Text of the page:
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Don’t Let Your Long-Distance Friendships Fade: Here’s How To Avoid The Burnout

Long-distance friendships: we’ve all been there, right? We’ve all had them at some point, whether they stemmed from childhood pals moving away, college roommates scattering to different cities, or the modern marvel of meeting someone online. I understand the initial naivety of it all: the scheduled weekly phone calls, new photos invading your messages, and the excitement of the next time you visit. But somewhere along the way, the daily chats turn into sporadic check-ins, and those grand plans for visits get lost in the shuffle. It’s a familiar tale: fading long-distance friendships, where the initial spark dims as life takes its course.

When talking to Dr. Irene S. Levine, Ph.D., dubbed “The Friendship Doctor,” she had a few things to say about the current generation and long-distance friendships. “Technology enables friends to overcome the distance barriers more so than ever in the past,” she says. “Asynchronous communication means they can stay in touch with someone across the oceans. Texting means they can touch base in ways that are less intrusive than phone calls. In the past, people were less mobile and less likely to relocate for school or work.”

But that doesn’t mean that Gen Zs don’t go through the same hurdles when trying to maintain their long-distance friendships. To learn more about the long-distance friendship dynamic, I talked further with Dr. Levine, and even got some insight as to strengthen those bonds that you feel are slipping away. 

Be open with your communication.

The lifeline of a fading friendship will always be communication. “Discuss the lull with your friend and tell her you’ve missed [them],” says Dr. Levine. While we expect vulnerability in our romantic relationships, we aren’t fully socialized to be emotionally intimate with our friends; to confess something as simple yet complex as missing them. Working towards bettering your friendship is a mutual choice both of you must commit to. If you can’t discuss the unfortunate state of your friendship, neither party will know that there is a bubbling problem. It’ll only lead to shallow conversations that you’ll end up dreading.

It could be just as simple as saying, “Hey, I miss talking to you btw. Could we possibly figure something out?” If the other person shows little to no effort in trying to change the state of your friendship, then maybe it’s time to move on. At least you can look back knowing you put in the effort to rekindle your friendship.

Celebrate special occasions, successes, and big life moments together.

One unfortunate part of being a long-distance friend is not being physically present in the big moments. While distance might physically separate you, it doesn’t have to distance your heart. “Remember to celebrate each other special occasions and successes together,” Levine reminds.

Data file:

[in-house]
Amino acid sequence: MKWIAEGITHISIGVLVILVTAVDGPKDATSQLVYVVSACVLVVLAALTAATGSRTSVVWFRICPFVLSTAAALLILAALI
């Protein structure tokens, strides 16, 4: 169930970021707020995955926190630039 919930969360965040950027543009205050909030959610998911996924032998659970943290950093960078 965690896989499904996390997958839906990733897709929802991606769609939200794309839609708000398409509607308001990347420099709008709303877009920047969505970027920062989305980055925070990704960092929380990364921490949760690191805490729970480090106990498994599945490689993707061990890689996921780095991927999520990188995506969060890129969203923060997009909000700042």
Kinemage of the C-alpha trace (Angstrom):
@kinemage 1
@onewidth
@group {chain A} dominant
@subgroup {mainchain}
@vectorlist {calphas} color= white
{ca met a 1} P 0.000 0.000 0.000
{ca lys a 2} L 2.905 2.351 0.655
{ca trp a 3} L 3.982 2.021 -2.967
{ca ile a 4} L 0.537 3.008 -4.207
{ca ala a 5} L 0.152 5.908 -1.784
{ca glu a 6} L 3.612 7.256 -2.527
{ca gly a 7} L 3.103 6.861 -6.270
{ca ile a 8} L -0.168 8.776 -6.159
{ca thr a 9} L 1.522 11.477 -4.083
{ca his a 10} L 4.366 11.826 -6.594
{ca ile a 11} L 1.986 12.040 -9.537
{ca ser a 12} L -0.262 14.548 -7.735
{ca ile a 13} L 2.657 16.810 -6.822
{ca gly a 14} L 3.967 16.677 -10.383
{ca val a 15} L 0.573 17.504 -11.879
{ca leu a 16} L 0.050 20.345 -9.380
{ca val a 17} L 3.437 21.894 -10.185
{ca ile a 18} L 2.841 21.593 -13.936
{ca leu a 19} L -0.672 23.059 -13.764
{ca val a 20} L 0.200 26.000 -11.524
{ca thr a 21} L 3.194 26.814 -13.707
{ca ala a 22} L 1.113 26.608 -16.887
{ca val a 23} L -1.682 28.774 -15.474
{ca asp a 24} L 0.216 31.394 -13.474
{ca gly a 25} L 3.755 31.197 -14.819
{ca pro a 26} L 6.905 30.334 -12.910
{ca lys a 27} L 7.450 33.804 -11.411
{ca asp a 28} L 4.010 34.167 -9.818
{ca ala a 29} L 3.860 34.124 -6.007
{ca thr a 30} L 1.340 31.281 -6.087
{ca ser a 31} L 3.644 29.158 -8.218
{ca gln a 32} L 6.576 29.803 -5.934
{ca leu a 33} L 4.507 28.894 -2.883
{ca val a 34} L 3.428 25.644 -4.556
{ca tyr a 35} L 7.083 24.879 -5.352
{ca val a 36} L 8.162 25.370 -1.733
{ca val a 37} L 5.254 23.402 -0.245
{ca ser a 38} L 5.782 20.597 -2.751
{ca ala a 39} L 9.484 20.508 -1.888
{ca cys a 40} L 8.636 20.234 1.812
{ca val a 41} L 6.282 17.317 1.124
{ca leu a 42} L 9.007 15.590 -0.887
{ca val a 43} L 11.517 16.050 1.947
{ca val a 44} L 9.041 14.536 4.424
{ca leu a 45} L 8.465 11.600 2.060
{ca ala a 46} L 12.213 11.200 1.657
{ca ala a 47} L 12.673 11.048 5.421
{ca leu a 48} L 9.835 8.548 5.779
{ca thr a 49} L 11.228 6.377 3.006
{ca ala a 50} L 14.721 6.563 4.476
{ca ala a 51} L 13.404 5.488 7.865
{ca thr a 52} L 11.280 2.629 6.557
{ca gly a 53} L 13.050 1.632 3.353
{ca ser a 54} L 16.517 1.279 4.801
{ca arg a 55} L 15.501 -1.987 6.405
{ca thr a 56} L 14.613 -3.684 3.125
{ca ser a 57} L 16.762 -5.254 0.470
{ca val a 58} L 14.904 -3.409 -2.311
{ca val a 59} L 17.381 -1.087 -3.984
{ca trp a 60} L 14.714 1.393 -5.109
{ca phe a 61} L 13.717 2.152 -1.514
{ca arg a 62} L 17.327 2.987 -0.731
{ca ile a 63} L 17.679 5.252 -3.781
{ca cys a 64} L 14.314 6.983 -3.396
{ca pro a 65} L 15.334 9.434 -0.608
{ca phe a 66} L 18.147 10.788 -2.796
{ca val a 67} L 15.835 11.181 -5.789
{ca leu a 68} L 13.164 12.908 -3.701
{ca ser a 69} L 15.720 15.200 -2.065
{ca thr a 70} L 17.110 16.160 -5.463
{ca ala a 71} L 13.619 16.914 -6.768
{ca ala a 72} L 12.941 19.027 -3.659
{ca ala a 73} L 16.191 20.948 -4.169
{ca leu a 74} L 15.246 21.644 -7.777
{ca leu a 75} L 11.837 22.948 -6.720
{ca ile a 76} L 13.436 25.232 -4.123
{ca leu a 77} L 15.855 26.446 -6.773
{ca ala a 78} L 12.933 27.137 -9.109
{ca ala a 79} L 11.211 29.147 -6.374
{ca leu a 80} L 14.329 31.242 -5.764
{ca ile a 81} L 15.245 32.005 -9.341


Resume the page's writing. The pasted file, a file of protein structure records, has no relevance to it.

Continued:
Remembering and celebrating these milestones, even from afar, can light up your friend’s world. A heartfelt message, a surprise gift delivery, or even a virtual party can turn an ordinary day into an extraordinary one. Responding to their Instagram stories when posting about their achievements could sound small but be incredibly meaningful.

Take time to make plans both virtually and irl.

Sure, it might not always be easy to coordinate schedules or find the perfect time, but certain sacrifices have to be made when it comes to maintaining those long-distance friendships. If that means you have to stay in on a Friday night to make some dinner on Facetime, then so be it! “Make plans to see each other regularly,” Dr. Levine recommends. “Nothing beats spending ‘Facetime’ with a friend when you can relax, spend uninterrupted time, and catch up with one another.”

As Gen Z, we love Facetime anyway! Sometimes we just call for the sake of calling, not necessarily for anything. We can sit on Facetime during our routines and day-to-day activities with comfortable silence. Wanting to be in each other’s company is an easy task during the digital age when you can take them around with you as long as you’ve got a signal. It doesn’t always have to be an event when you make plans with your long-distance friend. Friendships aren’t always about the big events and life moments, it could also be about the comfortable mundanity.

Taking steps to nurture your fading friendships is a daunting but necessary task. With just the right effort from both sides, your long-distance friendships might even be stronger than ever.

Krissie Cruz is a National Writer for the Wellness department and a contributor to the Her Campus McMaster chapter. She writes a slew of topics but primarily focuses on all things culture, wellness and life. Aside from Her Campus, Krissie is currently a fourth-year political science student with a specialization in public law and judicial studies. She also has a minor in philosophy and an interest in applied social sciences research. Although her initial dream was to pursue law, her passion for writing has led her to a future in the publishing industry. Despite a shift in interests, politics and social justice hold a special place in her heart. In her free time, she spends hours binge-reading, taking film photography, and curating oddly specific Spotify playlists. She’s an active participant in the queer Toronto space by attending events and if her schedule allows it, volunteering for Pride Toronto.